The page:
Banksy painting raises millions for Palestinian children’s hospital

British artist Banksy’s Walled-Off Hotel in the West Bank town of Bethlehem. (File/AFP)
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Updated 29 July 2020

Banksy painting raises millions for Palestinian children’s hospital

  • The three-paneled work, “Mediterranean Sea View 2017,” was put up for sale at Sotheby’s auction house on July 29

LONDON: A triptych by British artist Banksy of the Mediterranean Sea depicting the European refugee crisis has sold for more than £2.2 million ($2.9 million) at auction in London.

The three-paneled work, “Mediterranean Sea View 2017,” was put up for sale at Sotheby’s auction house on July 29, where it was initially expected to fetch £1.2 million for a children’s hospital in the West Bank, the Bethlehem Arab Society for Rehabilitation.

The money raised will be put toward an acute stroke unit and children’s rehabilitation equipment.

The work was based on three romantic-period oil paintings of the sea, and depicted life jackets, oars and other detritus on the shore from abandoned refugee boats — a comment on the mass movement of people from the Middle East and North Africa to Europe due to a series of ongoing natural and man-made events, including the wars in Iraq, Syria and Libya.

“In ‘Mediterranean Sea View 2017,’ Banksy corrupts three found oil paintings with his own witty re-workings to create something that, while posing as a 19th-century seascape, spotlights one of the burning issues of the 21st century,” said Alex Branczik, Sotheby’s head of contemporary art for Europe.

“This triptych hangs in Sotheby’s galleries alongside works by some of history’s greatest landscape painters, including Bellotto, Van Goyen and Turner. Banksy’s work, however, stands alone for its potent political message.”

Banksy, who keeps his true identity a well-guarded secret, rose to international prominence on the back of graffiti art with strong themes of political and social commentary.

In recent years, the twin issues of the Mediterranean migration crisis and the Israel-Palestine conflict have played a major role in his work.

In 2015, he created an interactive work in the form of dystopian theme park “Dismaland,” in the British town of Weston-super-Mare, featuring refugee boats and anarchist themes.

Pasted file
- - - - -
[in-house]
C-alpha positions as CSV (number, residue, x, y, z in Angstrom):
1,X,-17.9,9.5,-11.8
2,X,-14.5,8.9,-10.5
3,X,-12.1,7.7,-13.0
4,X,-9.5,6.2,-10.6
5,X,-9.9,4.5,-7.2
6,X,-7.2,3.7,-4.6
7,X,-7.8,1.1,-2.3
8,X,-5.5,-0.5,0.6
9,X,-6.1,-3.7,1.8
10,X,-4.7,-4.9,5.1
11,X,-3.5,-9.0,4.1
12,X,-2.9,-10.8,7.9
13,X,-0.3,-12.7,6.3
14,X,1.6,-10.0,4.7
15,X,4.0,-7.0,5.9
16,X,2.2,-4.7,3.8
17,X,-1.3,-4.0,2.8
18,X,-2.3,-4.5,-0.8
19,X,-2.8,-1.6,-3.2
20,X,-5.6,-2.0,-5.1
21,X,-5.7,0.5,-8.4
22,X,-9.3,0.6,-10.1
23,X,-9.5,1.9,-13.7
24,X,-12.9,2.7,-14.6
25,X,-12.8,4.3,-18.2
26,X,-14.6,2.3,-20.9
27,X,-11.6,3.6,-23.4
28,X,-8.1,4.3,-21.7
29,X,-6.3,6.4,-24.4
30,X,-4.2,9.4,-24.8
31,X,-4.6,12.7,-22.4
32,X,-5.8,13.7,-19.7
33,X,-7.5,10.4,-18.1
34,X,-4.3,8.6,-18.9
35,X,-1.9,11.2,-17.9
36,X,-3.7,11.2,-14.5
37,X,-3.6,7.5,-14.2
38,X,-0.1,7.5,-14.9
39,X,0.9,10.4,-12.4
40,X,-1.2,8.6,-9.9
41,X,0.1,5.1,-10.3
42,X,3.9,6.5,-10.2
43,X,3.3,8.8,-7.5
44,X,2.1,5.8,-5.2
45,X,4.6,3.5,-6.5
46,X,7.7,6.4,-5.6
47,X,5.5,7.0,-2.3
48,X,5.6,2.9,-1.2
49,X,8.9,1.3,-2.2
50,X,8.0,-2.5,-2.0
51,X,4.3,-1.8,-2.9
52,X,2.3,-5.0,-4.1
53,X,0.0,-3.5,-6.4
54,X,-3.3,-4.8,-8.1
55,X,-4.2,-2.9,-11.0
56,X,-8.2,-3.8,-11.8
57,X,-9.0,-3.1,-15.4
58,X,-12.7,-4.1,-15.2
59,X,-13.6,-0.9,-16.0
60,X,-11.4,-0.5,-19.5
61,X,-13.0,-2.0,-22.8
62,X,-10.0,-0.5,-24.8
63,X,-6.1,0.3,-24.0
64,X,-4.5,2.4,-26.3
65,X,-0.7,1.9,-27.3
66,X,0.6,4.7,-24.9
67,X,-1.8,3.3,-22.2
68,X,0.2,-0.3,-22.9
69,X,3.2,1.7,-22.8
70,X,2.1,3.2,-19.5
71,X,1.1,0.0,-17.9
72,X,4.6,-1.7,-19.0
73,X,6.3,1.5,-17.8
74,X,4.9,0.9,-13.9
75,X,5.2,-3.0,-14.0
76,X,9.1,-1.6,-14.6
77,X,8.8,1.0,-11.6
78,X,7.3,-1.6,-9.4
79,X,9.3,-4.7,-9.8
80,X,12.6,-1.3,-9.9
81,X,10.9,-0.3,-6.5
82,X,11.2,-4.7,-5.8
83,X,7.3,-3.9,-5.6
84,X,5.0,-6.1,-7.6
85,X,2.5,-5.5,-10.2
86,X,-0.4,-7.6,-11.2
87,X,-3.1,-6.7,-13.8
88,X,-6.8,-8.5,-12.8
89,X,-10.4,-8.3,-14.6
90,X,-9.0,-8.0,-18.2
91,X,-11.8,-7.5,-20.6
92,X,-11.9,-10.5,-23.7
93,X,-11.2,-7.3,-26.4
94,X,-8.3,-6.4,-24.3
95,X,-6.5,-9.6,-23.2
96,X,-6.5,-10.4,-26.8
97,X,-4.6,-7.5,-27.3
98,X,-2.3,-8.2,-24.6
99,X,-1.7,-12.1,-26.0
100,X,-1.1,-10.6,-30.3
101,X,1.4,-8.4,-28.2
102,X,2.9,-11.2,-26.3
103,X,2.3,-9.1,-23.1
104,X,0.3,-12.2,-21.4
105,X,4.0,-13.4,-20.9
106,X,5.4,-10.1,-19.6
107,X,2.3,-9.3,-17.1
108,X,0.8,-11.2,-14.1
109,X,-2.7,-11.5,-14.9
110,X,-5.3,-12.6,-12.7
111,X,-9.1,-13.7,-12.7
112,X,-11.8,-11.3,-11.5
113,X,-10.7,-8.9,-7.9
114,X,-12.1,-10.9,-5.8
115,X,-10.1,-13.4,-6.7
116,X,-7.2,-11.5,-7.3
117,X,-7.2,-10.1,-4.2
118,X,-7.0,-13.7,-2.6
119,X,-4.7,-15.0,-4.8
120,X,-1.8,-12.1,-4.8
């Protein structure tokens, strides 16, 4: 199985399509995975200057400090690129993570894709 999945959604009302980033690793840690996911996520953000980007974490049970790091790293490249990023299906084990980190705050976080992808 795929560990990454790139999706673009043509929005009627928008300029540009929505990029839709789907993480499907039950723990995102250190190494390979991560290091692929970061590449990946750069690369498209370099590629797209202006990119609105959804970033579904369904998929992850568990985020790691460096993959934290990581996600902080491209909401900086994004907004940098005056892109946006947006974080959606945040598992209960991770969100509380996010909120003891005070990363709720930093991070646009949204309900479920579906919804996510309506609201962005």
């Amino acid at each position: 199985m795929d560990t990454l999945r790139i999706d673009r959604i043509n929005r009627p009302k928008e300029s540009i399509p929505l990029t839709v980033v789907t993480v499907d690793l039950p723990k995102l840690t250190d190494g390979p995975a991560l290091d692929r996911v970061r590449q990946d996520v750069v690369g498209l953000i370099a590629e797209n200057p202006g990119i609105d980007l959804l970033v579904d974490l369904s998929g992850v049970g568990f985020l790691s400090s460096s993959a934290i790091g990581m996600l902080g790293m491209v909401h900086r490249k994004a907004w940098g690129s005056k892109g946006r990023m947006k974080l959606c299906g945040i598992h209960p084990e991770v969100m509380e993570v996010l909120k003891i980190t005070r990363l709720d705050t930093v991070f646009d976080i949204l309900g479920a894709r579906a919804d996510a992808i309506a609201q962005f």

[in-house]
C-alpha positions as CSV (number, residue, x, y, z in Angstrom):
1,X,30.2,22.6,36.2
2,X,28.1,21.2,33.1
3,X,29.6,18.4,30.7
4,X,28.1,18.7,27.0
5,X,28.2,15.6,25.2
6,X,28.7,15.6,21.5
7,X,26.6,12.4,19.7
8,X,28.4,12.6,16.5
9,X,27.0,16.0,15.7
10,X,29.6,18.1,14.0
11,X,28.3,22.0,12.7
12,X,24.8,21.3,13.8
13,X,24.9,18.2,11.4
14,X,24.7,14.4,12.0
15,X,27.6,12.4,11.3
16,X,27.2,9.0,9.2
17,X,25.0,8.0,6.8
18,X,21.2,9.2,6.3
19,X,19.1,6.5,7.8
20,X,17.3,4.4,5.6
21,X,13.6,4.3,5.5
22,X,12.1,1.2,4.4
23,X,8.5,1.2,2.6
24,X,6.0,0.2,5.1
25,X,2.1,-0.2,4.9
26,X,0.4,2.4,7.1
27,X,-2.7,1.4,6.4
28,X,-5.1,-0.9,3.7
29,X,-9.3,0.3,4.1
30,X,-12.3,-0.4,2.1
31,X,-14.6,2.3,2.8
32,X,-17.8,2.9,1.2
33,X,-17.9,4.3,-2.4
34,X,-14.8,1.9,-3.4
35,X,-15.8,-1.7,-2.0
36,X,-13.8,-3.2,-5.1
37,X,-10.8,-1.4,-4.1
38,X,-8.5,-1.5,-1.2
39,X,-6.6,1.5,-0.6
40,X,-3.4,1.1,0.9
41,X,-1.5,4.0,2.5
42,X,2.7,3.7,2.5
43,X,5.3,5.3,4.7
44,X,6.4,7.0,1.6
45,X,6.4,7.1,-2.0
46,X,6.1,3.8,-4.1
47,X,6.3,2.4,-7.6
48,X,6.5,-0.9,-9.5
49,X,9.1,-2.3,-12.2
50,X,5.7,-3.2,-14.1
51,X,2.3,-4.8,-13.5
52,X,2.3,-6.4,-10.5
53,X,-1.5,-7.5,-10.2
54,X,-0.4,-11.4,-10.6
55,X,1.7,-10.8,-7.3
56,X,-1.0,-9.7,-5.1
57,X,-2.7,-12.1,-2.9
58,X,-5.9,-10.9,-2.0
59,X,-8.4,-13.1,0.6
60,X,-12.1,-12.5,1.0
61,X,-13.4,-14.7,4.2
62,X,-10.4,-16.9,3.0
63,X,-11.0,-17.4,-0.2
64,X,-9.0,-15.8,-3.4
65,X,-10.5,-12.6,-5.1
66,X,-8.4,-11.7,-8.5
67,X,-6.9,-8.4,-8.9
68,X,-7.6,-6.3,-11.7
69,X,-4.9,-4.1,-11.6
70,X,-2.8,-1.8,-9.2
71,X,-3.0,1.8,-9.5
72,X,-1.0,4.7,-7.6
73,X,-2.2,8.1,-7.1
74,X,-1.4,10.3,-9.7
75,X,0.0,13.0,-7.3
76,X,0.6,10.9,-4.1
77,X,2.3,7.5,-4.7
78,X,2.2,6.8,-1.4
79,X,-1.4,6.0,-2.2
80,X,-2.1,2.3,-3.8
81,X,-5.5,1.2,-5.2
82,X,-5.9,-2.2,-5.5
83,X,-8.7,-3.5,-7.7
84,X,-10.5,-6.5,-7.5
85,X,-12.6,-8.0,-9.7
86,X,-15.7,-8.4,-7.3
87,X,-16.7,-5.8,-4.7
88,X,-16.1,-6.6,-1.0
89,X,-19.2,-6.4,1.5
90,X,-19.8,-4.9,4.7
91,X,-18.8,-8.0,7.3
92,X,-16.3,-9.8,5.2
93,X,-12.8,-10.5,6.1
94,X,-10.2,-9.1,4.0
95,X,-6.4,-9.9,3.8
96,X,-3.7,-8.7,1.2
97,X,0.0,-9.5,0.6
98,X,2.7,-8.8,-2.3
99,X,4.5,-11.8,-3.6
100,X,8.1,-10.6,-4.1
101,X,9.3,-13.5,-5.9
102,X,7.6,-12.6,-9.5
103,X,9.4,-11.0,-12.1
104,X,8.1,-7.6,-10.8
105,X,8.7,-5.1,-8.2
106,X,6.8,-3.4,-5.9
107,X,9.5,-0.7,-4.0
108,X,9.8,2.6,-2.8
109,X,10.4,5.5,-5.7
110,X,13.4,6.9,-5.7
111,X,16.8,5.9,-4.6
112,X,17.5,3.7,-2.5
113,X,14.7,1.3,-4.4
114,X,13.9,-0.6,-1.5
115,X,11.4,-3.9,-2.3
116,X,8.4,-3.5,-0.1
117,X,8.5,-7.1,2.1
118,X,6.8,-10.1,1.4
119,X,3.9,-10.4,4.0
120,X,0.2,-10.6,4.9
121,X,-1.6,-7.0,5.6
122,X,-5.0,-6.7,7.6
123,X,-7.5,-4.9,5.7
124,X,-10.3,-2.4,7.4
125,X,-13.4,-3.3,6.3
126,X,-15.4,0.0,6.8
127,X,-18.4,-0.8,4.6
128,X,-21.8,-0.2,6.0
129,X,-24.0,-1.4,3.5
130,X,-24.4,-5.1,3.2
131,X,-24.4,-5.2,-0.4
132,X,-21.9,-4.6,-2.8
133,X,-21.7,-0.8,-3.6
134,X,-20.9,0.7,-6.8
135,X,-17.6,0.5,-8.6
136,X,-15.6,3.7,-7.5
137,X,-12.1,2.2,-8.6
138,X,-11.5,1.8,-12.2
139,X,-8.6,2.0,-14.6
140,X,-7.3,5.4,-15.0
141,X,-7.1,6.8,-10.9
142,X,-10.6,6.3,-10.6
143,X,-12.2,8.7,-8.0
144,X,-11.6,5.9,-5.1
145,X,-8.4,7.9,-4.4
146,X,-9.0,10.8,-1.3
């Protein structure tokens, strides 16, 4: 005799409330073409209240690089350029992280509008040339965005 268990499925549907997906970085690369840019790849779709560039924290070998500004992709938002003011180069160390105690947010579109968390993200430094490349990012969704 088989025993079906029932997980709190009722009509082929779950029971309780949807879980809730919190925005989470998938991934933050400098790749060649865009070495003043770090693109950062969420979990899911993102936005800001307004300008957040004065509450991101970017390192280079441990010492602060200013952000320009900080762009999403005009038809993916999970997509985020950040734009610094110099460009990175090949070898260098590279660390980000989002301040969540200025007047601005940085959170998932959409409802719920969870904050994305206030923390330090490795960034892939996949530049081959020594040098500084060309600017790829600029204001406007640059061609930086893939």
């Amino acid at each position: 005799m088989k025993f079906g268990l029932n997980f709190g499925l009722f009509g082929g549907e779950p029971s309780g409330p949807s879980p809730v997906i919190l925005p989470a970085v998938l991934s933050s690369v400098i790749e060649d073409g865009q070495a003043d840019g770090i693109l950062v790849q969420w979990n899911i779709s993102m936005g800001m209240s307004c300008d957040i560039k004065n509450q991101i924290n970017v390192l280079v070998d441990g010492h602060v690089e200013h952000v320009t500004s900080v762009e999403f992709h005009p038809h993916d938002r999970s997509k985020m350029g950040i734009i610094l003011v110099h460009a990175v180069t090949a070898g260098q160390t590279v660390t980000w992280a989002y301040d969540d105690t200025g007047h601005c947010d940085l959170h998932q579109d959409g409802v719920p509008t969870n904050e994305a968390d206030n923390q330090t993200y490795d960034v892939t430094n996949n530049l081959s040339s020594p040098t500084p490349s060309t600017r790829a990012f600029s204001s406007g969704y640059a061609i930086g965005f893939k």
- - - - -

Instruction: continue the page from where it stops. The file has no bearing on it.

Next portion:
He also opened the Walled-Off Hotel in Bethlehem in 2017, a play on the name of the famous Waldorf hotel chain.

The Walled-Off Hotel boasts the “worst view of any hotel in the world,” located next to Israel’s barrier wall in the West Bank.

Guests can experience just 25 minutes of direct sunlight per day. “Mediterranean Sea View 2017” had previously hung in the hotel. 

In “The Son of a Migrant from Syria,” daubed on a wall in a French migrant camp dubbed “The Jungle” in the port of Calais in 2015, Banksy showed the deceased billionaire founder of tech giant Apple, Steve Jobs, as a refugee, carrying nothing but a sack of belongings and an early Apple computer. Jobs’s biological father Abdulfattah Jandali was from the Syrian city of Homs. 

Banksy’s most recent work involved spraying a train carriage on the London Underground with messages about COVID-19.

Controversy was caused when it emerged that it was removed as part of routine cleaning by the network’s operator, Transport for London.


Palestinian National Museum art show opens in Paris

Updated 18 September 2020

Palestinian National Museum art show opens in Paris

  • Art given to the exiled museum has been held in the IMA’s reserves in France since 2015
  • “It is a Palestinian museum in exile made up of donations from artists from a number of countries which we keep in our reserves,” Former French Culture Minister Jack Lang said

PARIS:An exhibition of art donated to the as yet only notional National Museum of Palestine has gone on show in Paris.
Works by the first couple of photography, Henri Cartier-Bresson and Martine Franck, as well as the street artist Jef Aerosol are featured in “Colors of the World,” which runs at the Arab World Institute (IMA) in the French capital until December 20.
Art given to the exiled museum has been held in the IMA’s reserves in France since 2015.
IMA chief and former French culture minister Jack Lang told AFP that so far the institute has been looking after some 400 works.
“It is a Palestinian museum in exile made up of donations from artists from a number of countries which we keep in our reserves,” Lang added.
He said he hoped a bricks and mortar Palestine museum “will be built one day in East Jerusalem.”
Palestine’s ambassador to UNESCO, Elias Sanbar, said the project “may seem utopian,” but similar museums in exile were set up for South Africa under apartheid and Chile under the Pinochet dictatorship.
Alongside the show, the IMA is also staging an exhibition of photos and videos by Arab artists called “Shared Memories” drawn from the vast donation of Lebanese collector Claude Lemand.